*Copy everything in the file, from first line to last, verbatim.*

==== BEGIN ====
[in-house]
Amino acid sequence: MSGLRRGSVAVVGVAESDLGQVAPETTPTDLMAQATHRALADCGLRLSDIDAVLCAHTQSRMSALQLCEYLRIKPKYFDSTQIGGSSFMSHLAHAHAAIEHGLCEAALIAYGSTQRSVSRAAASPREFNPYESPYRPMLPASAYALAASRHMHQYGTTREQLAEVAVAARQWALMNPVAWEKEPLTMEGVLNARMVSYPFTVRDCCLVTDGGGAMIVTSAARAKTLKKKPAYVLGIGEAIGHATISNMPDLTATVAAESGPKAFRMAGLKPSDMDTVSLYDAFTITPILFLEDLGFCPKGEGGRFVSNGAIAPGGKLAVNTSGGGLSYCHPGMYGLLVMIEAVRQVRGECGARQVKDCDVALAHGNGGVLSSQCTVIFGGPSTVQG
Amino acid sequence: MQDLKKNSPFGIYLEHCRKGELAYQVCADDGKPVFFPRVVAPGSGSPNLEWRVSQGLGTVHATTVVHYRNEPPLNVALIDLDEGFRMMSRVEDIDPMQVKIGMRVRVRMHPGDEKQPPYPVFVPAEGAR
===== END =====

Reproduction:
[in-house]
Amino acid sequence: MSGLRRGSVAVVGVAESDLGQVAPETTPTDLMAQATHRALADCGLRLSDIDAVLCAHTQSRMSALQLCEYLRIKPKYFDSTQIGGSSFMSHLAHAHAAIEHGLCEAALIAYGSTQRSVSRAAASPREFNPYESPYRPMLPASAYALAASRHMHQYGTTREQLAEVAVAARQWALMNPVAWEKEPLTMEGVLNARMVSYPFTVRDCCLVTDGGGAMIVTSAARAKTLKKKPAYVLGIGEAIGHATISNMPDLTATVAAESGPKAFRMAGLKPSDMDTVSLYDAFTITPILFLEDLGFCPKGEGGRFVSNGAIAPGGKLAVNTSGGGLSYCHPGMYGLLVMIEAVRQVRGECGARQVKDCDVALAHGNGGVLSSQCTVIFGGPSTVQG
Amino acid sequence: MQDLKKNSPFGIYLEHCRKGELAYQVCADDGKPVFFPRVVAPGSGSPNLEWRVSQGLGTVHATTVVHYRNEPPLNVALIDLDEGFRMMSRVEDIDPMQVKIGMRVRVRMHPGDEKQPPYPVFVPAEGAR